Midas, Nevada - April 27, 1910
Residents of Midas, a gold camp in Elko County,
were jolted from bed at 3:30 a.m. on April 27, 1910, when a blast rocked
the countryside and shook buildings.
Running from their houses and cabins, still
in their gowns and nightshirts, they heard a voice in the darkness, "Everybody
up! Halley's comet is about to appear!"
Tousled heads and bleary eyes turned toward
a nearby hill just east of town as a very bright light appeared. They were
suddenly awake and watched in amazement and wonder as the light lit the
sky for about twenty minutes. Then it faded away and the morning star appeared.
It was indeed a beautiful sight.
Midas around the time when Halley's Comet visited the place. Photograph
from the Northeastern Nevada Museum collections, Elko.
Everyone was thrilled. Sighting the famed comet
was a once in a lifetime event. It crosses the sky only about once every
75 years, give or take a couple of years. The great American humorist Mark
Twain claimed to have been born during the comet's last sighting in 1835
and maintained that he would leave this life when it next appeared.
Wide awake now but hoping to salvage a little
sleep, Midas residents went back to bed. They would learn, when the news
reached Midas a couple of days later, that Twain had passed away on April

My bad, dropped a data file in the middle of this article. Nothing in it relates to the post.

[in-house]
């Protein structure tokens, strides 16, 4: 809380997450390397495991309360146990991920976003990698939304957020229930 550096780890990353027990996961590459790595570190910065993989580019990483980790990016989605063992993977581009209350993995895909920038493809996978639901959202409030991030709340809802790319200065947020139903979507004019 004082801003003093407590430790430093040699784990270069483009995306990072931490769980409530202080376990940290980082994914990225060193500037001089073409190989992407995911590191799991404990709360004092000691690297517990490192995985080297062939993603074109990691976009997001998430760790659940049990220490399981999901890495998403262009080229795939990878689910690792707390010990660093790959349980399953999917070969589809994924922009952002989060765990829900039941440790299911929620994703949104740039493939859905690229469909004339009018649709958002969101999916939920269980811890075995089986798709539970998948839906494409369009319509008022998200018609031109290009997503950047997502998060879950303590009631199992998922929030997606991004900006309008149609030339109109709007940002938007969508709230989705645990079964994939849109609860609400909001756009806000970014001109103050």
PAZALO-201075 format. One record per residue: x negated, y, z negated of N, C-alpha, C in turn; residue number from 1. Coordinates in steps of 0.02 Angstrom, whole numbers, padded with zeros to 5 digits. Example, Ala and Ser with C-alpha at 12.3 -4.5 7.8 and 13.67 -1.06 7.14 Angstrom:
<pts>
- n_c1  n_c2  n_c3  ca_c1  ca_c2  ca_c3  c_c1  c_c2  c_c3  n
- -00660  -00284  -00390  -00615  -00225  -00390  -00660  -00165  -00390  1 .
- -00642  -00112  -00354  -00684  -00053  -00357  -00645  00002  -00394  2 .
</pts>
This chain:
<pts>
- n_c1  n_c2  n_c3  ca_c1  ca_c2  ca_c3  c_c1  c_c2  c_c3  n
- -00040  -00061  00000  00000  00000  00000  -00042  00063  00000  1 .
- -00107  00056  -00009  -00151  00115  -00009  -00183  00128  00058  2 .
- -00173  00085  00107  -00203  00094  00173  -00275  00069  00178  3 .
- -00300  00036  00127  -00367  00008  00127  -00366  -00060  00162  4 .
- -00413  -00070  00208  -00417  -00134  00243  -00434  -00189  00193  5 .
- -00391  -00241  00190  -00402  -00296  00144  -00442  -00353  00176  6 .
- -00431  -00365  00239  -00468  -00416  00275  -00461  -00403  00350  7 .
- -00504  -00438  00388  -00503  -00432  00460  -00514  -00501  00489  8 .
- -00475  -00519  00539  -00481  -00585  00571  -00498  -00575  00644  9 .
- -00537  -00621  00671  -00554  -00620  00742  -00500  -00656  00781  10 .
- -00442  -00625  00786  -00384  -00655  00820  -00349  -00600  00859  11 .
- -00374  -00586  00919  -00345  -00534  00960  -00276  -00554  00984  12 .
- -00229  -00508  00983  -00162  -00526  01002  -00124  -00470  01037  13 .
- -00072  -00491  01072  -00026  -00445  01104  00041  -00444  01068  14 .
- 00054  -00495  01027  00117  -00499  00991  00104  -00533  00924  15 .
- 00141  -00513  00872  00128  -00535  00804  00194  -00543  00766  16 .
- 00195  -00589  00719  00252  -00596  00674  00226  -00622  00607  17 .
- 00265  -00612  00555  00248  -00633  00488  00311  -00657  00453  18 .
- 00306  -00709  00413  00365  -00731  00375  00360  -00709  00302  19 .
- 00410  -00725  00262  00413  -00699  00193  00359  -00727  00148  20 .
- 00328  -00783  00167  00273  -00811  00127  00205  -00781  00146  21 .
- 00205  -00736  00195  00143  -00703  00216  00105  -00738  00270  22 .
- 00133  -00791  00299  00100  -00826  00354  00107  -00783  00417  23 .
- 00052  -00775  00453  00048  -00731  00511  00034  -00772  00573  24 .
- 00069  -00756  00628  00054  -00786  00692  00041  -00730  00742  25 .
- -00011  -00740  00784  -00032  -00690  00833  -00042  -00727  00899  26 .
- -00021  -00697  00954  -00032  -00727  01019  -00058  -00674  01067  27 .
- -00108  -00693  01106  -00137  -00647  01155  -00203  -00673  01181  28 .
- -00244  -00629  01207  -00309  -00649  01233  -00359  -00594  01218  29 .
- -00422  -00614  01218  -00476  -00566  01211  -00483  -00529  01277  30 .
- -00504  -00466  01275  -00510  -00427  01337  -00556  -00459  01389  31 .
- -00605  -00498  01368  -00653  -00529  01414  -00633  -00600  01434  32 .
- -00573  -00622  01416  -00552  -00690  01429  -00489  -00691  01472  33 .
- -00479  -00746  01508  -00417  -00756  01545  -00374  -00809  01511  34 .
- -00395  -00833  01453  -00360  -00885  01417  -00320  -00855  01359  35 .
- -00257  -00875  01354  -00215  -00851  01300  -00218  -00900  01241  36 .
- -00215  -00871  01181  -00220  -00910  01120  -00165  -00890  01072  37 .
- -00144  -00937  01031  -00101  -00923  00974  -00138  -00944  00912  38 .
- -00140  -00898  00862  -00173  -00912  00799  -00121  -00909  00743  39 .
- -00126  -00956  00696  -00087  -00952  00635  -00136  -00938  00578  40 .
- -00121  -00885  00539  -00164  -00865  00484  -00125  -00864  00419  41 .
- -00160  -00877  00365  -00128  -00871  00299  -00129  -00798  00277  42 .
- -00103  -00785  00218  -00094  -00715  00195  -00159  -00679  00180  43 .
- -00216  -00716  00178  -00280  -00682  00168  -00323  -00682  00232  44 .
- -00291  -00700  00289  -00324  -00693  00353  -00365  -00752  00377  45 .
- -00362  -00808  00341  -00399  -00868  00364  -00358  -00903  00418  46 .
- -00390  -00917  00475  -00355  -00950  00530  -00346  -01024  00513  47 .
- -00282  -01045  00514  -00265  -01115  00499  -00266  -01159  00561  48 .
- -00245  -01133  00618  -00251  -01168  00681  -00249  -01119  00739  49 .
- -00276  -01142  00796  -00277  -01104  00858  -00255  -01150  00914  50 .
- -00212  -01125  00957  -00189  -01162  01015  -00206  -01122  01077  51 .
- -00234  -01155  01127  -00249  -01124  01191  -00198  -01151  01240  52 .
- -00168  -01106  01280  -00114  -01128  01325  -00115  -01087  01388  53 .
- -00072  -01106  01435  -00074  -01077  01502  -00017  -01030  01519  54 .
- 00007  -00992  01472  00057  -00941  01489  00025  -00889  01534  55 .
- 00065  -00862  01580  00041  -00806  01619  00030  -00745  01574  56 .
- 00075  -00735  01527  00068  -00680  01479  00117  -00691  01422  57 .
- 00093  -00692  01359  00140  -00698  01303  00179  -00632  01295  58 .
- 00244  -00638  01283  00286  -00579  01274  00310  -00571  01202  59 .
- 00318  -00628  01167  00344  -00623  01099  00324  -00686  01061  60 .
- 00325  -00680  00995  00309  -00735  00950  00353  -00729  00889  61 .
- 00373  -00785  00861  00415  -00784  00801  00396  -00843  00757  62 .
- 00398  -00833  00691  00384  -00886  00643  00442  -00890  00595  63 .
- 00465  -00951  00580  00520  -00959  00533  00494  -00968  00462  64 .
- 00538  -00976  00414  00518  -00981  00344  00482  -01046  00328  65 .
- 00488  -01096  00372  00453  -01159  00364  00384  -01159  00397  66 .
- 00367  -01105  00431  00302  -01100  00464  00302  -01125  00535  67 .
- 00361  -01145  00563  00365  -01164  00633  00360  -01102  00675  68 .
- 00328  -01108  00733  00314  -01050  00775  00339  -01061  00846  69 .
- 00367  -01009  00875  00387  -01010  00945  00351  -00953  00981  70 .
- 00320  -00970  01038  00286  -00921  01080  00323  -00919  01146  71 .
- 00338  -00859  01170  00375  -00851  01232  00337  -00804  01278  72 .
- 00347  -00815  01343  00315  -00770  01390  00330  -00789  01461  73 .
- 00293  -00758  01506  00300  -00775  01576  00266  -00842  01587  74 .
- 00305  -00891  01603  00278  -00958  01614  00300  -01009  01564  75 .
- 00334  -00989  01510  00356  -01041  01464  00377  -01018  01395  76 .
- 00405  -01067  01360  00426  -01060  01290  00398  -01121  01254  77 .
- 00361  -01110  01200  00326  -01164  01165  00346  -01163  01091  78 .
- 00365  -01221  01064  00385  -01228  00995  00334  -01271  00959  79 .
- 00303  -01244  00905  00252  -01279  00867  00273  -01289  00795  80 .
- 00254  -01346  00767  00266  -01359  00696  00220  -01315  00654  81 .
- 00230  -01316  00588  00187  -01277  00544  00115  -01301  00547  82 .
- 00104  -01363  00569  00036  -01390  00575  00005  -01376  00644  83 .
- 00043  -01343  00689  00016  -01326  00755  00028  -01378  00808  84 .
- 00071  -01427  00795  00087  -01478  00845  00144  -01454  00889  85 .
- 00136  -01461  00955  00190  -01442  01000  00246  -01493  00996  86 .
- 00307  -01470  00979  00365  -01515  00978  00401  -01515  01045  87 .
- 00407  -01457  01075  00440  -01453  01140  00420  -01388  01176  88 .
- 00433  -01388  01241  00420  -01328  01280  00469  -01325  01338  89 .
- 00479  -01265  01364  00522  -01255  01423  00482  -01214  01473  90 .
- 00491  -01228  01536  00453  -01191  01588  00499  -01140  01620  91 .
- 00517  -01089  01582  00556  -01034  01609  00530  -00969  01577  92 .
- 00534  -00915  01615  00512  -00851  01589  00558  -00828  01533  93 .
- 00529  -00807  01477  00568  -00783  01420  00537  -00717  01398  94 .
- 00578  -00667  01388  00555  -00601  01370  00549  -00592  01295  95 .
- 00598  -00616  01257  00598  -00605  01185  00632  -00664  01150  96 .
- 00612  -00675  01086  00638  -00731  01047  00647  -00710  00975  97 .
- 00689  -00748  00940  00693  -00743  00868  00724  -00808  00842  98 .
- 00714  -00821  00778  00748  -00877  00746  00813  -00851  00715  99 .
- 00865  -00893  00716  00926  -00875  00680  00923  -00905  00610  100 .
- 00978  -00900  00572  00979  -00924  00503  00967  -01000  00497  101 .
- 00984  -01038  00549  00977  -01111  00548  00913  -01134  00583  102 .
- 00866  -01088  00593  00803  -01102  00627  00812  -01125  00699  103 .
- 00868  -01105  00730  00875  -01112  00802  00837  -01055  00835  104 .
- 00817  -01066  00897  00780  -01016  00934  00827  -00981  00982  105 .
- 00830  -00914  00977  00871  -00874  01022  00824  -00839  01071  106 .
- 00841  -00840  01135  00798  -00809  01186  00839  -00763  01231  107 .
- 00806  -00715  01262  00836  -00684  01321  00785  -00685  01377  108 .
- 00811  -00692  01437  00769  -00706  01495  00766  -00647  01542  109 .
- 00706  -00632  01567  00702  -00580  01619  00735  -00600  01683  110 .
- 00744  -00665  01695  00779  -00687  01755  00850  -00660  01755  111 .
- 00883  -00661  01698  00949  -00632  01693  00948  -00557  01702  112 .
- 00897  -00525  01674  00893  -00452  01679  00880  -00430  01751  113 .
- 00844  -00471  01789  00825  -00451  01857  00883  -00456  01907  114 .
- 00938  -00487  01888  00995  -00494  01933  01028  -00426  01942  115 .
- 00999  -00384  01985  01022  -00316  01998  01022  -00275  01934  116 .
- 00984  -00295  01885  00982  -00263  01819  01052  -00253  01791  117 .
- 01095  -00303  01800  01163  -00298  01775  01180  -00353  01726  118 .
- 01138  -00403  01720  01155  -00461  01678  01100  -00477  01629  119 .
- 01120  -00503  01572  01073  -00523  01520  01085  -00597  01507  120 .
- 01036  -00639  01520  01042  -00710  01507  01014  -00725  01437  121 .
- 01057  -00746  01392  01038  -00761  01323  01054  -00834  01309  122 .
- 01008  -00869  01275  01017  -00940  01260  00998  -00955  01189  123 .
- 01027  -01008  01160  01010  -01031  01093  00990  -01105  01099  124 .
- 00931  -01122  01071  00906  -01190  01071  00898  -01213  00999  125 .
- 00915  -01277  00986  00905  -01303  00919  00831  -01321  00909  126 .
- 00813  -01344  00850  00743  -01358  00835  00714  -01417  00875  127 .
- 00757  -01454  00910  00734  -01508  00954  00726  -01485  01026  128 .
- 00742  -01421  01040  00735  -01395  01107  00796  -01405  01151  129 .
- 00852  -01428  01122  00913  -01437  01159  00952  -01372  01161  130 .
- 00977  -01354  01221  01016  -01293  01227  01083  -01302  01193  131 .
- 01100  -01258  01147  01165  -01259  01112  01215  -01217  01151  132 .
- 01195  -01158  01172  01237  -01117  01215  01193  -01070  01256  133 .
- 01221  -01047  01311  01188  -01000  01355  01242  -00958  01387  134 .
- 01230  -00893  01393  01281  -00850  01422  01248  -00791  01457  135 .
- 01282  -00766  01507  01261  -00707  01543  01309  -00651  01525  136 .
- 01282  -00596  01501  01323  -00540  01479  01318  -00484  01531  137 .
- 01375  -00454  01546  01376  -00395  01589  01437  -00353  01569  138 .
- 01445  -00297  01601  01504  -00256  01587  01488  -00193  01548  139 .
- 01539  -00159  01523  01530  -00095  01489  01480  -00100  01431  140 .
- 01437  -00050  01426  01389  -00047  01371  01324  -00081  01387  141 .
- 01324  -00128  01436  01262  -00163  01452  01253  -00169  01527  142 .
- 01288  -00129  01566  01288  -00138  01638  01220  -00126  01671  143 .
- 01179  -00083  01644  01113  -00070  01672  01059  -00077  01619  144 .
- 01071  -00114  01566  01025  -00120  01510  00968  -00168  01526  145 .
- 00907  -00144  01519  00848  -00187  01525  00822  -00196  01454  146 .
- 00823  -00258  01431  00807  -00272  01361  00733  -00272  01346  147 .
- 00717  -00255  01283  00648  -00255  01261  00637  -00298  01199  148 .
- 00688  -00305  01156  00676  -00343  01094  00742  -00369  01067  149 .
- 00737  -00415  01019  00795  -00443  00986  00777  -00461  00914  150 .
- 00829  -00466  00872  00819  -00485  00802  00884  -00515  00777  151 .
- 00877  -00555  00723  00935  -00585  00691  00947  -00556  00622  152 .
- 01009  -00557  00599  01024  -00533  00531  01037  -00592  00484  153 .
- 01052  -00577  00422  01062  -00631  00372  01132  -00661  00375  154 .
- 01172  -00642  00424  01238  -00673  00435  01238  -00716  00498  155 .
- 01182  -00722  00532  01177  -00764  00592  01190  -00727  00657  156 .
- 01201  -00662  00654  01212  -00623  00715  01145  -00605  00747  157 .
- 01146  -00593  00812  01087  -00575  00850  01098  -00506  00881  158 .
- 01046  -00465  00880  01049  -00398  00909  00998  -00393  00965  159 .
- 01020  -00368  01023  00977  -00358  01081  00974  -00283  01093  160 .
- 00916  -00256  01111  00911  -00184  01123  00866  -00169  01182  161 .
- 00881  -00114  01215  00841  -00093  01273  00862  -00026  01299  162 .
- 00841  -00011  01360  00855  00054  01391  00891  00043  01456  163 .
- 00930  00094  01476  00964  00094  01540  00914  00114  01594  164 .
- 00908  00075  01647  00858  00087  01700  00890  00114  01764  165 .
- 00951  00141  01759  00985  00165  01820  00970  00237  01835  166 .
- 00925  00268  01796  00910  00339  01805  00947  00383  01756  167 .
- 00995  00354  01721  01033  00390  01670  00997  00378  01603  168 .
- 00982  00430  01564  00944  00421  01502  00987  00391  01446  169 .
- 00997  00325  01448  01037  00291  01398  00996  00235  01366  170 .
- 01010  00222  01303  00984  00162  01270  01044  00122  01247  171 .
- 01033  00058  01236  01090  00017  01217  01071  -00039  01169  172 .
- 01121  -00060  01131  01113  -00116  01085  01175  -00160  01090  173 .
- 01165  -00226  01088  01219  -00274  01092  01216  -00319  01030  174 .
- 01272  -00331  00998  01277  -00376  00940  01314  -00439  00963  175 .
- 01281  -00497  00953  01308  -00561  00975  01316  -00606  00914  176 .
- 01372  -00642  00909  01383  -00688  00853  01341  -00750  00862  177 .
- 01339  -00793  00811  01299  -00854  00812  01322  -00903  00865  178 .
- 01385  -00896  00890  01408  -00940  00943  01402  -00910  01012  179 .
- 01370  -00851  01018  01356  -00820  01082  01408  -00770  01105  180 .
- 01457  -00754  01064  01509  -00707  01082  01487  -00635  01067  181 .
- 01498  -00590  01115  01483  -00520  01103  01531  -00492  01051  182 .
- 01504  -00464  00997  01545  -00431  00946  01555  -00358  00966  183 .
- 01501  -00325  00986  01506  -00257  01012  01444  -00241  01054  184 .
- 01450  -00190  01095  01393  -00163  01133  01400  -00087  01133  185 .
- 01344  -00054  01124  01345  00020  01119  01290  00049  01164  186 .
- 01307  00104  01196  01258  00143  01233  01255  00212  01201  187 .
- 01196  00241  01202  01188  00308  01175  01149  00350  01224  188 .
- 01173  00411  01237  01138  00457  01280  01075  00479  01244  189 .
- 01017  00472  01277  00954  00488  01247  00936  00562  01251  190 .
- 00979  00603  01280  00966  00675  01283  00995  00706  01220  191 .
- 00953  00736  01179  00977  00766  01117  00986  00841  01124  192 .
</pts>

21. Close enough, most commented.
Dick Avery, a night shift miner at the
Rex Mine, harbored a secret most the of following day. After getting a
snoot full at one of the bars, he told all about the previous night when
Halley's Comet visited Midas.
He had gotten a long pole about thirty
feet in length. After fastening a bundle of waste cloth on one end, he
saturated it with oil then detonated a stick of dynamite to wake the town.
After announcing the comet's coming,
he raced to the hill top which was, more or less, the proper direction
for sighting the celestial wonder. He lit the torch and proceeded to fake
the miracle of the heavens. He did such a good job that everyone, bar none,
thought they had seen the famous comet.
Many of those who had walked a half
mile or so to view Avery's Comet were not entirely pleased about the hoax.
In fact, some were outright mad. Others chuckled at the joke played on
them. After all, it put some excitement and fun into a sometimes dull life
of a remote mining camp.
Photograph from the Northeastern Nevada Museum
On April 28, 1910, the real comet was first
sighted by the naked eye and was seen nightly until the end of June. May
10 was the night it was closest to earth, only 14,300,000 miles away.
Midas was named for the legendary Greek
king whose touched turned everything to gold. Before that it was called
Gold Circle and Summit, at different times, of course.
Midas citizens have put together a museum
in the old school there. It is worth the trip to visit the town. Although
there are still mining operations nearby, the flavor and personality of
the old mining camp are still there.
April 21, 2001
Sources: Much of the research for this article was done
more than twenty years ago by Claudia Riordan when she was on the staff
of the Northeastern Nevada Museum, Elko. An excellent source for town names
and brief histories is Nevada Place Names by Helen S. Carlson, University
of Nevada Press, Reno, 1974.
©Copyright 2001by Howard Hickson. Permission to
use is given but, if any portion or all of this article is quoted, proper
credit must be given.
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